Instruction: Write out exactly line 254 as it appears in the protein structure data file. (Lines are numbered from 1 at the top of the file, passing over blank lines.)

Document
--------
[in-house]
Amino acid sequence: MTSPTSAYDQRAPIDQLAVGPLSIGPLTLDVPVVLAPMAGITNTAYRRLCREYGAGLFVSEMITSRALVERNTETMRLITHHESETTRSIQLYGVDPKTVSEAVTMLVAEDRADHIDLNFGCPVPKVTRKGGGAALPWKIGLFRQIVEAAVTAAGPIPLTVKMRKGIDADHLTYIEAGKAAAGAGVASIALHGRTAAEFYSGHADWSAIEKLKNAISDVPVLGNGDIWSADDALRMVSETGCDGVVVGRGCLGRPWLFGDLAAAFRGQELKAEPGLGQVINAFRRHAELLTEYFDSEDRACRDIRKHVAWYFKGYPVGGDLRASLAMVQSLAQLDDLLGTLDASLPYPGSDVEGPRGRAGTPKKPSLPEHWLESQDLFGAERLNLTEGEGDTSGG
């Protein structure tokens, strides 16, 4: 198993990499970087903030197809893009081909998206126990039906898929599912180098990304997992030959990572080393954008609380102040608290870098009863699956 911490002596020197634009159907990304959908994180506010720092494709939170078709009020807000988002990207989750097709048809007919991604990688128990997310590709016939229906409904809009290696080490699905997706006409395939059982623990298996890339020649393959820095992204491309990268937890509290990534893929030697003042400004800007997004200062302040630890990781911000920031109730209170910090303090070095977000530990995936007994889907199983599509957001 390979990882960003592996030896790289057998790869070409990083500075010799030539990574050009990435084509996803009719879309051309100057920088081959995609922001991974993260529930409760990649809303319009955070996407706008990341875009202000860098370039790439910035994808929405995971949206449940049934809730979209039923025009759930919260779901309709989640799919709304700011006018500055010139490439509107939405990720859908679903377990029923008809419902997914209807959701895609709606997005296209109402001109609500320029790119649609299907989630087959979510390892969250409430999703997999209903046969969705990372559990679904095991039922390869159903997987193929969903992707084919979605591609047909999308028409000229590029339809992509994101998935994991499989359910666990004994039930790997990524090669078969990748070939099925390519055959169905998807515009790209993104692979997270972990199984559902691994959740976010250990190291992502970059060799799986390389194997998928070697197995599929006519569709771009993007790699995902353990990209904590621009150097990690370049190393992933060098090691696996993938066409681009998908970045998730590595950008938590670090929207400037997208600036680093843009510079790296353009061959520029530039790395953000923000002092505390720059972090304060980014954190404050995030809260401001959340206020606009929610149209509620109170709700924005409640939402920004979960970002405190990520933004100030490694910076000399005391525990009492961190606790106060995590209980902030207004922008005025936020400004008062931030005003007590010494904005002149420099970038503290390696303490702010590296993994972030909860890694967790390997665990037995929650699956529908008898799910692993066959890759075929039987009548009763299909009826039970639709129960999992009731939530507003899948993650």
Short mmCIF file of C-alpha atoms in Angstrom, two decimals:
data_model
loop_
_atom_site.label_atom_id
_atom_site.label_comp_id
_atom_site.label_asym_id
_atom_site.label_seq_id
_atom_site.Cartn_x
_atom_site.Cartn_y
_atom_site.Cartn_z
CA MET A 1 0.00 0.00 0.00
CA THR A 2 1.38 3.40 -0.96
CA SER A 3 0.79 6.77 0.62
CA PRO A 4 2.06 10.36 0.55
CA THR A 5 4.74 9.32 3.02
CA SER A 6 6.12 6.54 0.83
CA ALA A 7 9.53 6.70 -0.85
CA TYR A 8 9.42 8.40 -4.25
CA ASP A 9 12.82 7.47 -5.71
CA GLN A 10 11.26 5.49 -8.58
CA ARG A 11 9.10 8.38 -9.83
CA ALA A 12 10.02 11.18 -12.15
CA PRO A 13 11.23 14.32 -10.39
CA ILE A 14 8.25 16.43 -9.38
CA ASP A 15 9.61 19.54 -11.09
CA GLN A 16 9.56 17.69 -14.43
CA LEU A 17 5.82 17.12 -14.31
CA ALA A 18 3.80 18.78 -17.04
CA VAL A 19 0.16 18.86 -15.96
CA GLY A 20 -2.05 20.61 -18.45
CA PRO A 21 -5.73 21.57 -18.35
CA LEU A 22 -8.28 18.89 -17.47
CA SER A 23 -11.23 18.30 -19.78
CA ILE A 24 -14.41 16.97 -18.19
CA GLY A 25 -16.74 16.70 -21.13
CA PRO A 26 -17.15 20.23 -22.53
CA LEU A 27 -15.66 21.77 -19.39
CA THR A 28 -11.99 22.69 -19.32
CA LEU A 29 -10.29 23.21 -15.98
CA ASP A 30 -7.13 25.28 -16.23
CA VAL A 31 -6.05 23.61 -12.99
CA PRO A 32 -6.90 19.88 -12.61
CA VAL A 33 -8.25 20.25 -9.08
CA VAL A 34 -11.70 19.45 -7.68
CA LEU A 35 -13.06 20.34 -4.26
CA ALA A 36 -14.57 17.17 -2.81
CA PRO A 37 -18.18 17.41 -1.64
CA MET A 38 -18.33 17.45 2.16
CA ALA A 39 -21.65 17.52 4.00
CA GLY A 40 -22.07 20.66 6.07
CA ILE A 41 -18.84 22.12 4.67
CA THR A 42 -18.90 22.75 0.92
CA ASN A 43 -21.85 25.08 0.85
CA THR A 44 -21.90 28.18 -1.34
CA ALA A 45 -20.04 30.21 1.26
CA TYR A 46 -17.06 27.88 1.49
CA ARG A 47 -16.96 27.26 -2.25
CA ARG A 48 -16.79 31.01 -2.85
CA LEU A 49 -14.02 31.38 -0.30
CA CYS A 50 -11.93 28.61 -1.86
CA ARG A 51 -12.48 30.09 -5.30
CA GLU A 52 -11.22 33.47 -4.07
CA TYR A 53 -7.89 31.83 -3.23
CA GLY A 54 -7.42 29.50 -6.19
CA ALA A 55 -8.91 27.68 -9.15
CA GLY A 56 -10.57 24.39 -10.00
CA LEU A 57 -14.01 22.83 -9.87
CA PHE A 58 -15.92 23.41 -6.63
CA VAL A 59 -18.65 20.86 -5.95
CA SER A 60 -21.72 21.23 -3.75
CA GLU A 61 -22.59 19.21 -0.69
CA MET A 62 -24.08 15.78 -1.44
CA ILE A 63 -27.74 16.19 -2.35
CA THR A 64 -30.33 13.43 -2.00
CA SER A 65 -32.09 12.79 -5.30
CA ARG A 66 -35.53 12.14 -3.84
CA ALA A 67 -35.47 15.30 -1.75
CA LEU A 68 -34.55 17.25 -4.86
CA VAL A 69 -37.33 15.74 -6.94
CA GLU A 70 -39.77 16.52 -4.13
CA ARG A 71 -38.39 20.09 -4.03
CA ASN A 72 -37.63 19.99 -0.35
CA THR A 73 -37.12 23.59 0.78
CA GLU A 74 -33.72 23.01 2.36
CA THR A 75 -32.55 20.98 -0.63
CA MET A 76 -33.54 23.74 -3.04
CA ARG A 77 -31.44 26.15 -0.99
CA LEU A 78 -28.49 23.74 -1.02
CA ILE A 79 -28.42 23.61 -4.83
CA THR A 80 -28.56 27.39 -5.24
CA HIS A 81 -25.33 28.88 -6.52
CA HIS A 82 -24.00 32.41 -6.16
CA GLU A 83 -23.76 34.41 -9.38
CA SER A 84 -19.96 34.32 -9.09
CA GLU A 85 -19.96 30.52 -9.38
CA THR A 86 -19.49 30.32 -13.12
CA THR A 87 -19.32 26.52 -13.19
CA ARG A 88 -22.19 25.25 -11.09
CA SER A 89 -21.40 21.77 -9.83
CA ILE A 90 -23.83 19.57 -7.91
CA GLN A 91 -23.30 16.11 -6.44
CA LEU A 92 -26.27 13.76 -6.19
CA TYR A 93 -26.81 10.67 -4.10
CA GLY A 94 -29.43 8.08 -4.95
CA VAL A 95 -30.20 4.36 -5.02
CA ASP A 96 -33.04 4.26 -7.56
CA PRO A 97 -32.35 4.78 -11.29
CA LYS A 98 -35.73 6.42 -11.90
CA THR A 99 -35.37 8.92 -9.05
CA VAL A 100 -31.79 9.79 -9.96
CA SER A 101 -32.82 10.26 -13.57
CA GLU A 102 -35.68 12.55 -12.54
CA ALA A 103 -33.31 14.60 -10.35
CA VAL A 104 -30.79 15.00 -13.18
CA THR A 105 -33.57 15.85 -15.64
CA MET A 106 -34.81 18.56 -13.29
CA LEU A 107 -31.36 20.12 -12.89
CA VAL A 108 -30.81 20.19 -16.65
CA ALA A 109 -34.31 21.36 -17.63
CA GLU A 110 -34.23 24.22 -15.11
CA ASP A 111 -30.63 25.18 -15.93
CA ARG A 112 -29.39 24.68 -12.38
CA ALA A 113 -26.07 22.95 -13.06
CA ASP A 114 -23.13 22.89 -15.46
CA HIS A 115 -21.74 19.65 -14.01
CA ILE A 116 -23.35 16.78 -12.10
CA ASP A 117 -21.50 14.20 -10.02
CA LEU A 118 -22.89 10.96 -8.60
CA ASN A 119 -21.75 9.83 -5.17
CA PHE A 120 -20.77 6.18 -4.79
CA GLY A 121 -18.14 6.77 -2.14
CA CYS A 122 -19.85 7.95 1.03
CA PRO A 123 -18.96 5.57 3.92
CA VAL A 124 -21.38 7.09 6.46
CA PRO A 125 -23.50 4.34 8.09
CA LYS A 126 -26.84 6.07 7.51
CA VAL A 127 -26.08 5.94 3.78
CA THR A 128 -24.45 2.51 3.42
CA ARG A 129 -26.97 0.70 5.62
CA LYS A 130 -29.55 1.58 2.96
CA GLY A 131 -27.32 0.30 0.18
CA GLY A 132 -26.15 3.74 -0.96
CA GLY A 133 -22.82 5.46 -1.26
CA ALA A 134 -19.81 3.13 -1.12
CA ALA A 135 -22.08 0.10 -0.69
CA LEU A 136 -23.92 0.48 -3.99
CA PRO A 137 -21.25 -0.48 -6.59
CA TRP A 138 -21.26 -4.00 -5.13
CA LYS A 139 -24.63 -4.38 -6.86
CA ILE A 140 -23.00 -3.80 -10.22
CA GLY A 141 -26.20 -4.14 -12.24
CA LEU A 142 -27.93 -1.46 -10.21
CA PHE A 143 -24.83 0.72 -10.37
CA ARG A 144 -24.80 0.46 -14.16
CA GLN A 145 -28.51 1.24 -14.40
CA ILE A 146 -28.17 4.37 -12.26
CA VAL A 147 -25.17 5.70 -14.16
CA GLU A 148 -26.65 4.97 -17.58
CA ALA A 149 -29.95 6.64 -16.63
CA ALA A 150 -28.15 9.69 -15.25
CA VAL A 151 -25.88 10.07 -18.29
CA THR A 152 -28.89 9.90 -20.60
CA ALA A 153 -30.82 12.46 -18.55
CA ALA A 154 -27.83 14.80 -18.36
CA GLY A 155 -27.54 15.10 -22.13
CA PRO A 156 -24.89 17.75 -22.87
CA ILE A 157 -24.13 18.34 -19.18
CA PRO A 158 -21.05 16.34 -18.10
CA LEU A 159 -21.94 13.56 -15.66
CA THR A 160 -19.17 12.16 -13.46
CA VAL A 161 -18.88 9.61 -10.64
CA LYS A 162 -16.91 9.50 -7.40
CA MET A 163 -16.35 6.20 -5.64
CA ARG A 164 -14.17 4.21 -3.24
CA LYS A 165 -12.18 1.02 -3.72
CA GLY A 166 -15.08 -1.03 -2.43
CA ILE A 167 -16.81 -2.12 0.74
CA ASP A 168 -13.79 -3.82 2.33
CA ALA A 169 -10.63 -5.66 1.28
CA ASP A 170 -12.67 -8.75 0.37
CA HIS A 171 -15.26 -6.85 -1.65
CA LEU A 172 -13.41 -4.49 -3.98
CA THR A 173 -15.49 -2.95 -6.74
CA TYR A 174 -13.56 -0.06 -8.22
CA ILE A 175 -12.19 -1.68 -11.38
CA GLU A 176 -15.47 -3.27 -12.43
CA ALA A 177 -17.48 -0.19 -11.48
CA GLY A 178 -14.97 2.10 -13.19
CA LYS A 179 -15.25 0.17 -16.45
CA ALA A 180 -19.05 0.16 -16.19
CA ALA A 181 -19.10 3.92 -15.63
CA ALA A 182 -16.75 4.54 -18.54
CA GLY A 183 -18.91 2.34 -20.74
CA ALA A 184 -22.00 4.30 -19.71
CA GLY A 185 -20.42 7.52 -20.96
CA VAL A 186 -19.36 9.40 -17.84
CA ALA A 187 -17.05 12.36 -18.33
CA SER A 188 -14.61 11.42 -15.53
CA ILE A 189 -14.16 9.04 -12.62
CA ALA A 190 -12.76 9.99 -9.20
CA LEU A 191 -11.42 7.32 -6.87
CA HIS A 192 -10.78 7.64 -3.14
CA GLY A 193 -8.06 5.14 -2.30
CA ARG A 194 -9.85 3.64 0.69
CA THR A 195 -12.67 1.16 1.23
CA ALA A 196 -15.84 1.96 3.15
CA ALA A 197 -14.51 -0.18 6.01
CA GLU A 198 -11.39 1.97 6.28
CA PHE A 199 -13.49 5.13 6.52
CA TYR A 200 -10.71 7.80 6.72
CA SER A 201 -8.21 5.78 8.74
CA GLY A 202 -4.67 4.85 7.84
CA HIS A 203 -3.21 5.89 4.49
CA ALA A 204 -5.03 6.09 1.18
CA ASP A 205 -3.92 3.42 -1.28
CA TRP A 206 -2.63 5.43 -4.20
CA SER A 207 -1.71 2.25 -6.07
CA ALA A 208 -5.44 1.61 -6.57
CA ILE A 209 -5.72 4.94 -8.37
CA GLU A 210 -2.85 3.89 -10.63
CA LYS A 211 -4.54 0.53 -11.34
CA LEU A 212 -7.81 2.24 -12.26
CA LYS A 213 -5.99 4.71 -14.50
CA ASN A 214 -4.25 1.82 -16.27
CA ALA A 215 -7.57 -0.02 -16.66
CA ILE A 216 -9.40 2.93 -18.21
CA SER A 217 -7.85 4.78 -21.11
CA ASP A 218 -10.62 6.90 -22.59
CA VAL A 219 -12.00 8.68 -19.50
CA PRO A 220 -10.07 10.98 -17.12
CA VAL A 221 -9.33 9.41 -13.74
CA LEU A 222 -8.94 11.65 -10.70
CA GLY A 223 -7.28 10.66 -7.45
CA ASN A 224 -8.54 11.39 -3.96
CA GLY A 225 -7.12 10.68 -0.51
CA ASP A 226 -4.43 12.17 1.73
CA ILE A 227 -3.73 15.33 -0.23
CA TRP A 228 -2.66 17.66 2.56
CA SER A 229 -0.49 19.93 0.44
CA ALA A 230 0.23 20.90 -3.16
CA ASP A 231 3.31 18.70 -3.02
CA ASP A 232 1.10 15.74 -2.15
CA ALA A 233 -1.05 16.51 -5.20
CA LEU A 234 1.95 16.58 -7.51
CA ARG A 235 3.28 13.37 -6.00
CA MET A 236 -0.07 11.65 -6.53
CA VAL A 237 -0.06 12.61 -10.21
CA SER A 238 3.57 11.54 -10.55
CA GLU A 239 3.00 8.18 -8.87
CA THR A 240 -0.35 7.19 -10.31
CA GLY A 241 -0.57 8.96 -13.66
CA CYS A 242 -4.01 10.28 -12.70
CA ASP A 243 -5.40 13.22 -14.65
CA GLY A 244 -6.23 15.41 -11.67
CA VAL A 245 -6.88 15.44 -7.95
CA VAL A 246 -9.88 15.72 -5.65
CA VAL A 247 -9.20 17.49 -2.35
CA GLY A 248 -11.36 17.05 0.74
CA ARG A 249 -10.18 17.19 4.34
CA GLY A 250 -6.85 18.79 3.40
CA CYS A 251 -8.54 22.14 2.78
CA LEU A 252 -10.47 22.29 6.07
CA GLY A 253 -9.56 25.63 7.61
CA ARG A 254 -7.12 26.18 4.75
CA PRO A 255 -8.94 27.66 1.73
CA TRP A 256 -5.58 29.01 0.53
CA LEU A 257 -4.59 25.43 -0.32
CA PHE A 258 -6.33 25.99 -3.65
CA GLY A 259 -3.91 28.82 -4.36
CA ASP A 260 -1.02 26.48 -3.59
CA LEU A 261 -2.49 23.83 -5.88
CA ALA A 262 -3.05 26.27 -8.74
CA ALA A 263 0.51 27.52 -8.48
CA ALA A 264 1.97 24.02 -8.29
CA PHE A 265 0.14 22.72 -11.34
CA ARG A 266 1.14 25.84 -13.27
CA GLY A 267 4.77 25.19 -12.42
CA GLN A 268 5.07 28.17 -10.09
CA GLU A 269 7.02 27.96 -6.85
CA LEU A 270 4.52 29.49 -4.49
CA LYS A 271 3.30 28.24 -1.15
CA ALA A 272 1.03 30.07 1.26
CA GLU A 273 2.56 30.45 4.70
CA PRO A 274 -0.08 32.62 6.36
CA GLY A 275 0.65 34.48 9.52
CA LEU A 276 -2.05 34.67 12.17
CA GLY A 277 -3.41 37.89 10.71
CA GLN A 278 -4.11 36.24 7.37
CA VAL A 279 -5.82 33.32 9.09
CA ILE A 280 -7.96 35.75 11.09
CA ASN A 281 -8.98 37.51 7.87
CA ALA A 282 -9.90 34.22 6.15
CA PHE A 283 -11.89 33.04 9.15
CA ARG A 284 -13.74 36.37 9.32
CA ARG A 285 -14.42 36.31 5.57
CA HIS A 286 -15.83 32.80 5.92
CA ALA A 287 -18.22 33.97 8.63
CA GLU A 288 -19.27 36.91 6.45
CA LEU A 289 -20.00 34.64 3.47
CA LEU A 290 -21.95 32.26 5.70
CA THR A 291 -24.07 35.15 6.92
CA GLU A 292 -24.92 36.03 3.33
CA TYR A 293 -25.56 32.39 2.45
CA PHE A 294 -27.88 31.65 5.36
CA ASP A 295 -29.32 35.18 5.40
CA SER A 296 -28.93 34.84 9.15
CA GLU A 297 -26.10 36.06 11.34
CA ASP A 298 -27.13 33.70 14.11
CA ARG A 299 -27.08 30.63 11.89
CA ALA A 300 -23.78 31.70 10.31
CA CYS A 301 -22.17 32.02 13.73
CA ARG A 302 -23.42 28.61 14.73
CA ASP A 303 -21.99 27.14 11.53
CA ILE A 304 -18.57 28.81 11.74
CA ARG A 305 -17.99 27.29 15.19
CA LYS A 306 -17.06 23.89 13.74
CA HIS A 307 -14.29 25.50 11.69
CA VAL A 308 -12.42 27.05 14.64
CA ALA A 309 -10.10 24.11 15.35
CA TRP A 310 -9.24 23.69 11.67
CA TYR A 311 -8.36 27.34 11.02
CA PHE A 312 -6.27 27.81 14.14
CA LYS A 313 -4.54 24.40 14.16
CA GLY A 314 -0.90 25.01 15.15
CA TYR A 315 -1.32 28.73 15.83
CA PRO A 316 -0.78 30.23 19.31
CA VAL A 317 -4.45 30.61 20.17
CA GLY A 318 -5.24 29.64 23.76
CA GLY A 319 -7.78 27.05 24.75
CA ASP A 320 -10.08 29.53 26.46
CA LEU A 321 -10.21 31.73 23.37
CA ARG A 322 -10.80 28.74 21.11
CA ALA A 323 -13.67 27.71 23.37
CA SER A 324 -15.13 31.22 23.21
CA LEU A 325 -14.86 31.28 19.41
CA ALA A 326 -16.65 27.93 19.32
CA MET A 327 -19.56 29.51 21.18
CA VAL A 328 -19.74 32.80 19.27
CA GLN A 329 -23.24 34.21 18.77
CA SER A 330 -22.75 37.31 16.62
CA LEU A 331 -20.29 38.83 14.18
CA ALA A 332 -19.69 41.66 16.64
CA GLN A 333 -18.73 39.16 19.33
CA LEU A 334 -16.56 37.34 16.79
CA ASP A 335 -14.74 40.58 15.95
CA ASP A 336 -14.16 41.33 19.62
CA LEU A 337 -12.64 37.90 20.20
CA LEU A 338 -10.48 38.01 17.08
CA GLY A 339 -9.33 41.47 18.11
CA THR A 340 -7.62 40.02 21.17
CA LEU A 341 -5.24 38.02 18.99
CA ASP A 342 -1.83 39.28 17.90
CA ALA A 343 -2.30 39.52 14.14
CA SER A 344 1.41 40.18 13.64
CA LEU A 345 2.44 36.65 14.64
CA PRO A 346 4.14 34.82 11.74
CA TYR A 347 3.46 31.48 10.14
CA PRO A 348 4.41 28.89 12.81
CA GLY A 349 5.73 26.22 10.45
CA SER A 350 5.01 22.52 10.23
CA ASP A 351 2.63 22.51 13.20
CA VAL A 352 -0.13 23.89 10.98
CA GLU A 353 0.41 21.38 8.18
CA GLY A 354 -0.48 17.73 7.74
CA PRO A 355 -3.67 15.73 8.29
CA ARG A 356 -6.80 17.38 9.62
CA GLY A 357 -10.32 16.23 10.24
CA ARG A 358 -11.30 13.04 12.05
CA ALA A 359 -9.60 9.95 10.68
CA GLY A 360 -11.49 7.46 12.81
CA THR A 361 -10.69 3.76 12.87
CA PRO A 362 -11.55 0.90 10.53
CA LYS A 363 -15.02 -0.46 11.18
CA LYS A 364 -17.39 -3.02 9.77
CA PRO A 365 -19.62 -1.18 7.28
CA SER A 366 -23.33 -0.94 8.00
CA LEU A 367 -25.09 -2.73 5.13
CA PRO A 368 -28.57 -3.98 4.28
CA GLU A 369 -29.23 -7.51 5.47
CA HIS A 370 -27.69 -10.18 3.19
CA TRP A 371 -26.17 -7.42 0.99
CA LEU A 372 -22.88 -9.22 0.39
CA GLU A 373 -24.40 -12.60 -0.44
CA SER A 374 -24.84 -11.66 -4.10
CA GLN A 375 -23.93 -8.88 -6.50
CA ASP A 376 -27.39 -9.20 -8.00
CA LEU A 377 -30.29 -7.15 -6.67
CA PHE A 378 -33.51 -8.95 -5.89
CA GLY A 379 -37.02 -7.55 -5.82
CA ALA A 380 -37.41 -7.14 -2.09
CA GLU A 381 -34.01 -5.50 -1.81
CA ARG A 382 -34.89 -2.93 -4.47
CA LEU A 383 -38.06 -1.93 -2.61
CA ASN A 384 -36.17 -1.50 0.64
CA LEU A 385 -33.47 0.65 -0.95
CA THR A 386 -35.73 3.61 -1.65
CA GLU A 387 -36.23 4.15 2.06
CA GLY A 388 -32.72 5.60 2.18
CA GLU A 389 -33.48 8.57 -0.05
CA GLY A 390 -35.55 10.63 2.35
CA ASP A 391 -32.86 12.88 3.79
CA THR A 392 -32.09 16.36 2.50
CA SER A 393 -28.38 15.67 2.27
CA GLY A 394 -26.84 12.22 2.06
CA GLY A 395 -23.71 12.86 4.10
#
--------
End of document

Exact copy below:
CA GLY A 241 -0.57 8.96 -13.66